The opening of this trout season will mark an anniversary for me. It will be five years since I was struck down and barely evaded a float down my last river. I had no idea that my heart was in trouble. The brief, bubbly burning sensation below my Adam’s Apple had been dismissed by the medical types, so I went fishing.
Friend Andy Boryan and I were savoring what would be the last of the great fishing on Big Spring, and I had found a big, wild rainbow rising to a sparse emergence of tiny olives. My size twenty fly laid gently upon the surface turned the trick and I played and landed that beautiful fish with my old Granger bamboo rod. A heavy, twenty inch bow will get you excited, but oh the burning felt like so much more than joy and elation. Not too many days thence I was laying in a hospital bed taking regular doses of nitroglycerine.
There was fear, and disbelief, and a lot of hope that the surgeon could save me. She did. I worked hard in recovery, resigned to the fact that I was going to miss that precious spring upon the rivers that sustained me. A month after the surgery I was able to cast a fly rod, so I went fishing.
My early May newspaper column from Chambersburg’s Public Opinion told the tale of the beginning of my season here in the Catskills. The season I nearly didn’t have:
“I have seen Hendricksons, but not the heavy hatches common to these rivers. Conditions seem perfect, but the bugs have their own agenda. Rather than the typical 3:00 PM emergence, there seem to be a few flies on the water from mid-morning until dark. Finding a good trout rising to these sparse pickings has been extremely challenging, even with the best of help.
Knowing that my body is not yet ready for the rigors of wading the great rivers, I have enjoyed fishing from the luxury of McKenzie drift boats, ably piloted by guides Ben Rinker and Kevin Corser. Both have toiled at the oars, dragged boats across riffles to shallow to float the craft, and managed to put me in front of the fish that were willing to eat a bug now and then. My hat’s off to both, fine guides and the best of company on the river.
Of course the Red Gods have to have their fun as well, typically at the expense of the wayward angler. A picture will tell the tale best: After scanning the river, the sharp eyes of the guide have located a trout casually sipping duns. The approach is perfect and the cast true, as are the next twenty casts until the wind blows the fly of course a bit and the angler cannot see it on the water, fixing his gaze on an actual Hendrickson he believes to be his fly. Of course that is the one and only cast that produces a take.
There are variations on the theme, but these are the kinds of things the Red Gods like to toss out to fly fishers. It must give them a multitude of enjoyment judging by the frequency they play such games.
Undaunted we push on until evening, interrupted by a fine Delaware rainbow that actually eats my fly while I’m looking at it and fights with great spirit and the reel spinning runs his kind are known for.” Fishing isn’t always perfect, but even the challenging days are a gift when we have the sense to realize it.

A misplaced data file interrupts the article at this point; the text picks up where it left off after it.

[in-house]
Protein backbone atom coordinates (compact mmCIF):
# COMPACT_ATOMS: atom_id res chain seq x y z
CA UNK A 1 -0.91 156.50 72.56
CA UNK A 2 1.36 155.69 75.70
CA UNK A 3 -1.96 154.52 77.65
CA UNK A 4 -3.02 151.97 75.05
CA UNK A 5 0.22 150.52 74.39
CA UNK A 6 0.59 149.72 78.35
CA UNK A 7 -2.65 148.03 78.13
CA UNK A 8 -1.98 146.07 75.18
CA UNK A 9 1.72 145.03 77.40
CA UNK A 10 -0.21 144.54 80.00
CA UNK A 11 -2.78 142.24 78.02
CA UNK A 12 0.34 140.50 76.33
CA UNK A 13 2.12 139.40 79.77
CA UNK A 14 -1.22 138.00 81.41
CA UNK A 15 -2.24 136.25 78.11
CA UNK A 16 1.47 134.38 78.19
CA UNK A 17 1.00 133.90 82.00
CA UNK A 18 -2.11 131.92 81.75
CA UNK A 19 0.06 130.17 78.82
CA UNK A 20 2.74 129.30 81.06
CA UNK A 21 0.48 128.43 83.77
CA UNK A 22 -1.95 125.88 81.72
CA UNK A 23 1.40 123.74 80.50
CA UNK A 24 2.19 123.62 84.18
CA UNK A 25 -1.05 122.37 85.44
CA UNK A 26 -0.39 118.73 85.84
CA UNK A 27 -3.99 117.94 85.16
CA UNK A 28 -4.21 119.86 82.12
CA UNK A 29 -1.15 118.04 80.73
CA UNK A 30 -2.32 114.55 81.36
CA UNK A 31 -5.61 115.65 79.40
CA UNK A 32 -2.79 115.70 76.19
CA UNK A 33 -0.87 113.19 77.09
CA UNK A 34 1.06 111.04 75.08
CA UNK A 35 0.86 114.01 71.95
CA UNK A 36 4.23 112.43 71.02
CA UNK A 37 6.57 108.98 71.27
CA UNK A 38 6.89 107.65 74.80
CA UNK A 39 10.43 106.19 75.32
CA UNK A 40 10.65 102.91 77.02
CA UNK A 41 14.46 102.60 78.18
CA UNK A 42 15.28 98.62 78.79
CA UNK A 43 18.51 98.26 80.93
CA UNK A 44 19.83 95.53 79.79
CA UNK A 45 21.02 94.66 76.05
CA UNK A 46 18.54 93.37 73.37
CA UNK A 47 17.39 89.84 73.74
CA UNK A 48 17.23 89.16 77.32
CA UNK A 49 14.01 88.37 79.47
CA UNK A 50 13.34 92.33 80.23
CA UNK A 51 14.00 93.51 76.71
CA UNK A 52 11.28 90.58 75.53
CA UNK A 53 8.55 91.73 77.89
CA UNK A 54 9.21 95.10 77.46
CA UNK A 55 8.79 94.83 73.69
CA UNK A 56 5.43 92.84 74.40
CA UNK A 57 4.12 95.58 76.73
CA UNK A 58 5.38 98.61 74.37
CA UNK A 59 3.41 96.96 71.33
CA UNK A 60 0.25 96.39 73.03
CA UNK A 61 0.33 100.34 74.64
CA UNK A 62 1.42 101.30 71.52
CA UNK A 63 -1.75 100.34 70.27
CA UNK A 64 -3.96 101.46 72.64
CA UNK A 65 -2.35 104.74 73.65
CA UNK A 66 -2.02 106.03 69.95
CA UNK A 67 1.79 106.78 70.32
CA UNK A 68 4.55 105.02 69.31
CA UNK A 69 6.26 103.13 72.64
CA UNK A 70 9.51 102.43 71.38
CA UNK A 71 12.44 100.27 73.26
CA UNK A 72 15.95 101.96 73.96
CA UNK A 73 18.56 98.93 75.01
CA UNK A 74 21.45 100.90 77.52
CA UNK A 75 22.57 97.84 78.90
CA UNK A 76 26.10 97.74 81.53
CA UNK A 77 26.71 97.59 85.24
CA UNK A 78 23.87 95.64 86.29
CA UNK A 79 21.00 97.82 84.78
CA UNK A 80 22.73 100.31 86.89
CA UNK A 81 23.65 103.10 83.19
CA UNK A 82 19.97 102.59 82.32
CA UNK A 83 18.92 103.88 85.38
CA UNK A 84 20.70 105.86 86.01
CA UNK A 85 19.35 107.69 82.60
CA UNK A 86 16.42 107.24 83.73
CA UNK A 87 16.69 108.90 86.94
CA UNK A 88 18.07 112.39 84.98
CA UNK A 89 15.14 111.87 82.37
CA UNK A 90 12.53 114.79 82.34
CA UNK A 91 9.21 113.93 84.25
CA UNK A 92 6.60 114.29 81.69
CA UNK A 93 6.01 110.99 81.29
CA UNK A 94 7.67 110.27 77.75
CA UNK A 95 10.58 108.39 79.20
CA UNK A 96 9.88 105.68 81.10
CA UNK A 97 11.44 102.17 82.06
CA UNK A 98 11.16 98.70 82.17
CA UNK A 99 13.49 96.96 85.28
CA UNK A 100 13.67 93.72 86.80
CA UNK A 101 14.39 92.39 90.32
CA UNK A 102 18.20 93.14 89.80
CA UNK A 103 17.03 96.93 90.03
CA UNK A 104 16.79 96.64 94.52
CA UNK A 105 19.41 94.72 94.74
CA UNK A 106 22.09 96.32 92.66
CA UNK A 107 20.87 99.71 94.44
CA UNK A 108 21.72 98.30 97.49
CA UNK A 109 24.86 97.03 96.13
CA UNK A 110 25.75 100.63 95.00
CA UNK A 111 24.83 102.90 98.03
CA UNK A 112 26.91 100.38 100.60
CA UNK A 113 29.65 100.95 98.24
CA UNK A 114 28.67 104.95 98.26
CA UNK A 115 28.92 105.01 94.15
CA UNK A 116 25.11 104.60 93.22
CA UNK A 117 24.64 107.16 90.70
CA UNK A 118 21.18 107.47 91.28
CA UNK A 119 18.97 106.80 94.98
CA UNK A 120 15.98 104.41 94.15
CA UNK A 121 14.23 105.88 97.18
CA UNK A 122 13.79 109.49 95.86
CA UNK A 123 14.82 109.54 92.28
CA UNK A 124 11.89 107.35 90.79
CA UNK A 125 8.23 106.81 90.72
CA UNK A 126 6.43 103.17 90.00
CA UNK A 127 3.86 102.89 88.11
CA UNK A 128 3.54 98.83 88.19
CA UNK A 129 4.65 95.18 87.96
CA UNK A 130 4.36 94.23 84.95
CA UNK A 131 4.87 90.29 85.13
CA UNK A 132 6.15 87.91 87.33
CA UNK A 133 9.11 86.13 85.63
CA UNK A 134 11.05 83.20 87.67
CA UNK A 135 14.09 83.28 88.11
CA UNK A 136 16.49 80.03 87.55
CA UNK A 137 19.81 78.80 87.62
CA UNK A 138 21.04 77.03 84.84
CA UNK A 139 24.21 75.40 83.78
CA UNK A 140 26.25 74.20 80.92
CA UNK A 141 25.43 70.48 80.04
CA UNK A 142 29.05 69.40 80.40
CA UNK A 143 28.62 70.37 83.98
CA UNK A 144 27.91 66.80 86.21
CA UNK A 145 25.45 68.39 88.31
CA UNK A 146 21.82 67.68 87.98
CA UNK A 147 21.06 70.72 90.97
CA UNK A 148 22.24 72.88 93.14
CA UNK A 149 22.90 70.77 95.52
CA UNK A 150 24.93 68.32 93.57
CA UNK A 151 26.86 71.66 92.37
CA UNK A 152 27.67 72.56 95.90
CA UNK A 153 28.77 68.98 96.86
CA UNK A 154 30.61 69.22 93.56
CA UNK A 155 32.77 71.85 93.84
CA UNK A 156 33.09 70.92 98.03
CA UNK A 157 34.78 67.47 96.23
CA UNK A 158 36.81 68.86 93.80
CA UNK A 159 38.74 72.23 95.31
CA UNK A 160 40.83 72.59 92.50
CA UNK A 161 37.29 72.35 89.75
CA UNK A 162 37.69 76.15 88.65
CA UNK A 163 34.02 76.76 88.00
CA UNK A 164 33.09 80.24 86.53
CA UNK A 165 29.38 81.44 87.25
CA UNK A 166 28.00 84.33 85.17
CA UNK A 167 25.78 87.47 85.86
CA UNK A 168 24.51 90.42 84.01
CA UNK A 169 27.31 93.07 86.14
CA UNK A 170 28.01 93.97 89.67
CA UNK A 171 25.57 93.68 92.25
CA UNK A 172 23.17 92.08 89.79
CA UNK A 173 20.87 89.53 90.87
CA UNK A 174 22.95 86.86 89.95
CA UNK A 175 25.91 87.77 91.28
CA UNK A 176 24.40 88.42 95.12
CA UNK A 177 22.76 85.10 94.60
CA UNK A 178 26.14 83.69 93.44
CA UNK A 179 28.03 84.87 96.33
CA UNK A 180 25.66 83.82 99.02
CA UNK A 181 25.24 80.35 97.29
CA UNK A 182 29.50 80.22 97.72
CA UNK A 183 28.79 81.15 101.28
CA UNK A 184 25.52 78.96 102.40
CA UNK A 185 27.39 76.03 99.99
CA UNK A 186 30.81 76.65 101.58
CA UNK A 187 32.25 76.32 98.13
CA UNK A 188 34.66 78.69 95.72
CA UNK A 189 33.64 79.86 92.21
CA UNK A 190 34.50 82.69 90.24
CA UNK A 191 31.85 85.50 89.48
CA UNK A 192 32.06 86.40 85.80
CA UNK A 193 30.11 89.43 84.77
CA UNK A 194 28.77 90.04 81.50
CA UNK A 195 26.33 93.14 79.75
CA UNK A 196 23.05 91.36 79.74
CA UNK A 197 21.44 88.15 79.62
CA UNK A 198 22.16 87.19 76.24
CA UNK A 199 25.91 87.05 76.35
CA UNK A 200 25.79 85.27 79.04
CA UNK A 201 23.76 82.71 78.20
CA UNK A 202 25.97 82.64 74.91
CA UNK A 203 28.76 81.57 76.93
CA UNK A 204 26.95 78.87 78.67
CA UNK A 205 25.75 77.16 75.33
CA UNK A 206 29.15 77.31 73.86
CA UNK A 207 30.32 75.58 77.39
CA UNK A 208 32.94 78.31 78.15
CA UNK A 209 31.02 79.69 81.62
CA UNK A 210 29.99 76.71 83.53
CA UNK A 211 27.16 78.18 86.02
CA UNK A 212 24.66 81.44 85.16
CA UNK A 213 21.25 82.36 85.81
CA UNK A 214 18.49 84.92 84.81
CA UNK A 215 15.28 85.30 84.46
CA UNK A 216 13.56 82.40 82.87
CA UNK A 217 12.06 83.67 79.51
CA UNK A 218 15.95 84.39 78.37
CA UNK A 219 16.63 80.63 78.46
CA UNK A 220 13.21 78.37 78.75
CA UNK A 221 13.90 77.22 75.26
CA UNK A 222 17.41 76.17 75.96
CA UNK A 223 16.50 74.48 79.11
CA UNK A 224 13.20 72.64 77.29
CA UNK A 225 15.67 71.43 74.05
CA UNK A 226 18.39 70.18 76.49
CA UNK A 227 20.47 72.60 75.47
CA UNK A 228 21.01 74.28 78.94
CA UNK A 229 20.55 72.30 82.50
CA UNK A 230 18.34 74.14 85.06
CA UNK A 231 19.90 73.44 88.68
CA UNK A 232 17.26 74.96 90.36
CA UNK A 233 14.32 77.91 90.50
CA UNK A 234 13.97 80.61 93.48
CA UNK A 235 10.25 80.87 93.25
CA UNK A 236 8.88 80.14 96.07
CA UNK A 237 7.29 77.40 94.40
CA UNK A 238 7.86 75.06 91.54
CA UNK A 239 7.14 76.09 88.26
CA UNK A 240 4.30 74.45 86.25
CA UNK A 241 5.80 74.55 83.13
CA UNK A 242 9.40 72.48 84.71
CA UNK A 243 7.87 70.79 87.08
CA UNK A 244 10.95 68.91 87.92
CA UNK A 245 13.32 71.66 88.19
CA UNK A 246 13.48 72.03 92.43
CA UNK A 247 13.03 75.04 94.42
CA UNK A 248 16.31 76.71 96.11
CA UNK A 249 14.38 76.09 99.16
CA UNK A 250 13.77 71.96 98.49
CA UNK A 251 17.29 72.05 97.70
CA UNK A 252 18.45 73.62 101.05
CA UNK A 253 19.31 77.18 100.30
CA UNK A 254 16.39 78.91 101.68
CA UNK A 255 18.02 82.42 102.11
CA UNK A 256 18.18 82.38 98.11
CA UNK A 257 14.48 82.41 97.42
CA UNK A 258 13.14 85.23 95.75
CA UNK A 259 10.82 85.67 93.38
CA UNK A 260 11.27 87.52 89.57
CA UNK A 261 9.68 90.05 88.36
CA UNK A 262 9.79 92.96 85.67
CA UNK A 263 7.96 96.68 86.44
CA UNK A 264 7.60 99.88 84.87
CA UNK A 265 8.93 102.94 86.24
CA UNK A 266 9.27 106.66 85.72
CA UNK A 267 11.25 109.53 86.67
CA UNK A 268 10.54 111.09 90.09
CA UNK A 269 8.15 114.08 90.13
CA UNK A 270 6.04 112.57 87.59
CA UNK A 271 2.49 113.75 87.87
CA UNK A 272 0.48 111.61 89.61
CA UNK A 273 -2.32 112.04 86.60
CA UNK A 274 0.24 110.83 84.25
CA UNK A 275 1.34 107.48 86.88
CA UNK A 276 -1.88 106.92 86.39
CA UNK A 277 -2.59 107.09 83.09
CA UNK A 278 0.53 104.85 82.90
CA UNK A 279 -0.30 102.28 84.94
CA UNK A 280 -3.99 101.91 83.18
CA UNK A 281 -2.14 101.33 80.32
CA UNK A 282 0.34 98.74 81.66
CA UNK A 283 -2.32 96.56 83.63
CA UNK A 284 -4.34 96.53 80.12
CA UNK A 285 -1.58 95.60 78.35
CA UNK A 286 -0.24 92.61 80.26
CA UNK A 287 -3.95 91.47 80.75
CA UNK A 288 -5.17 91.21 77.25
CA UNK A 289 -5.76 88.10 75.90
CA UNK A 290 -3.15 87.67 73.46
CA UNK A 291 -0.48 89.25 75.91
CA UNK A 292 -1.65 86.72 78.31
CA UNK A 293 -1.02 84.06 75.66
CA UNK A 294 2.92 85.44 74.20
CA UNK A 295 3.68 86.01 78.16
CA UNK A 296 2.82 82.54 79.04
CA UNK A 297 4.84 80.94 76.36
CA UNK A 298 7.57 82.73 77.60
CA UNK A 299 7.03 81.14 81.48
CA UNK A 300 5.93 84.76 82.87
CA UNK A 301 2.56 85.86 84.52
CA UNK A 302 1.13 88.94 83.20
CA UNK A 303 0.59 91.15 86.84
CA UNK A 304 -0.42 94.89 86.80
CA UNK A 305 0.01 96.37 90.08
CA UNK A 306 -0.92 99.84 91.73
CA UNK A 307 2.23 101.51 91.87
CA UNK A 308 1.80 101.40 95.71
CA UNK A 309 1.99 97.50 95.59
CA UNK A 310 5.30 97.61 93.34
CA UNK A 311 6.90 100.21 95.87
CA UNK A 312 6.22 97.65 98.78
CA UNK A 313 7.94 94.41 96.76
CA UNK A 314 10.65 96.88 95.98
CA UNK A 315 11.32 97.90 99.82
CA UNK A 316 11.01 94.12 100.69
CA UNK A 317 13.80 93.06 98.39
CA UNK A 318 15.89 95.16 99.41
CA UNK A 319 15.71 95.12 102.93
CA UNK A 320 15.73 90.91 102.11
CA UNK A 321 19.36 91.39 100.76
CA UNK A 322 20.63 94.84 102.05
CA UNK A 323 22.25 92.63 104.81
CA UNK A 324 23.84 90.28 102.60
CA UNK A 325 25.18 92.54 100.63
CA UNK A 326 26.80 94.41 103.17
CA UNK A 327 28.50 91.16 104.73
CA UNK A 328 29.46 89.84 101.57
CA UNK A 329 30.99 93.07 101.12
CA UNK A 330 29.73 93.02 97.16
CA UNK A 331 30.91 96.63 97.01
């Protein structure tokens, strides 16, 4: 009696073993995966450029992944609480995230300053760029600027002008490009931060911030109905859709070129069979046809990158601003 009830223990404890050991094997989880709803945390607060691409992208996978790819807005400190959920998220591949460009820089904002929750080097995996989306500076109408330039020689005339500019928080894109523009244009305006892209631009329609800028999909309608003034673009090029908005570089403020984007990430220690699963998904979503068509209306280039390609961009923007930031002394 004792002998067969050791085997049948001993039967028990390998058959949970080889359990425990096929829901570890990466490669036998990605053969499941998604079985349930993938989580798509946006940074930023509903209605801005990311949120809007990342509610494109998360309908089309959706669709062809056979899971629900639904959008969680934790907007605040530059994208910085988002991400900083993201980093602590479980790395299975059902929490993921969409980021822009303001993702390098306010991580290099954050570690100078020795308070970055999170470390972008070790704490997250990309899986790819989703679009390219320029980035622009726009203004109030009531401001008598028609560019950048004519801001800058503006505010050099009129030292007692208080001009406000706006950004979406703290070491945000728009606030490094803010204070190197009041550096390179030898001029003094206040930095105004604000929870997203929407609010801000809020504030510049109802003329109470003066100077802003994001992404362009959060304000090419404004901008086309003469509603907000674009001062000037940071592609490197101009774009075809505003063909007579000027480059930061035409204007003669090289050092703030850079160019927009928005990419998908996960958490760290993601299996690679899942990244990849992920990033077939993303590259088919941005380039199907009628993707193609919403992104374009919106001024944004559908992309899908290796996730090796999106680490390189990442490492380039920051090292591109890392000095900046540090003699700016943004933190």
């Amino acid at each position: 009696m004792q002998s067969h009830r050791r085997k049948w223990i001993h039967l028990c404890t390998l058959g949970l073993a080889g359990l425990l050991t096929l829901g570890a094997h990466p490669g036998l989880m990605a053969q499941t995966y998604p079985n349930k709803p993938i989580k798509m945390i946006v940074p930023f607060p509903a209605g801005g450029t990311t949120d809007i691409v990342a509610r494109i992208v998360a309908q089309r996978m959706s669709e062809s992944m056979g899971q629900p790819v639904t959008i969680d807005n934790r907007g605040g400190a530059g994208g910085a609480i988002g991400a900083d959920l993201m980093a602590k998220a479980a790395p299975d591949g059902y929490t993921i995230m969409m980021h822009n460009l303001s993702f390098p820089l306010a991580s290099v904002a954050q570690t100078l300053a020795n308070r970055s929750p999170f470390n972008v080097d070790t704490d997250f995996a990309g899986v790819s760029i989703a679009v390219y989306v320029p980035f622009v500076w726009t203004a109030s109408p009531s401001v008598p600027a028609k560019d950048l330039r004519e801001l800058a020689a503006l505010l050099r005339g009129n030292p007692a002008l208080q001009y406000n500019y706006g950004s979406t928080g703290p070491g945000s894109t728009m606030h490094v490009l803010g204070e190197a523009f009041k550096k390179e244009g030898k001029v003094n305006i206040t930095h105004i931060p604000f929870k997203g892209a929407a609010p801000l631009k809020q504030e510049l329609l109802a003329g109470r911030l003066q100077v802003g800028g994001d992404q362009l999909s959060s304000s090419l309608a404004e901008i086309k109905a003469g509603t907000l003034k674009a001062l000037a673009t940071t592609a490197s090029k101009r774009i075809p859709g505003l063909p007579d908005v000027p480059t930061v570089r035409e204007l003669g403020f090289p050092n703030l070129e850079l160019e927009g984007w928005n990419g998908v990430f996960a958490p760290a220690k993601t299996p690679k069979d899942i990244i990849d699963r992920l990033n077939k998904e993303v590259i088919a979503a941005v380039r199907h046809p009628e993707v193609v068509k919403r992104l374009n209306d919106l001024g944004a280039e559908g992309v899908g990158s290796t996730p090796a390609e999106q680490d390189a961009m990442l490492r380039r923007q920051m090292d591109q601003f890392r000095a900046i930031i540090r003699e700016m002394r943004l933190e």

“It is evening, and the sun is off the water, yet still lights the treetops along the east bank of the river. It is absolutely gorgeous as all my days here have been. There is a riff ahead, pouring hard against the steep bank of an outside bend, and I cannot wait to fish it, but as we approach there are two drift boats anchored in the prime spots.
Kevin is looking east however, studying a soft edge where the fast water meets slow. With a subtle pull on the oars he glides the boat into position and tells me to watch that edge. There are trout rising in a line, most in the faster water, a few more subtly just inside in the softer water. One of Mary Dette’s Hendricksons elicits a rise and the battle is joined, the fish charging downstream and using his weight in the current! In the net he measures nineteen inches, a wonderful Delaware brown, and the highlight of the day!” I cannot explain how grateful I felt to be alive and fishing that day, but if you happen to be an angler with a near-death experience in your resume, you understand.
This season will open five years from the day I had to place my life in the hands of a lady I had just met. Thank you Dr. McCarty.
I have done a lot of fishing since that fateful day in late March, and loved every minute of those five seasons. Walking the river banks, sitting alone in the sunshine waiting for the hatch, or stalking into range and casting to a gorgeous wild trout, I have lived to feel the energy of the rivers flowing through me. My time on the rivers healed the part of me the art of the surgeon’s scalpel could not; my soul.
I take more time now to appreciate each facet of life: my time outdoors, conversations with friends, little walks with my girl, little daily tasks most of us regard as a bother. They are all worthwhile, all special. I find myself looking at the sky and the light as it rises and falls behind the mountains. I still laugh out loud when a trout finds a new and exciting way to avoid my fly, jus as I laugh when I slip a good one back into the clear river at my feet.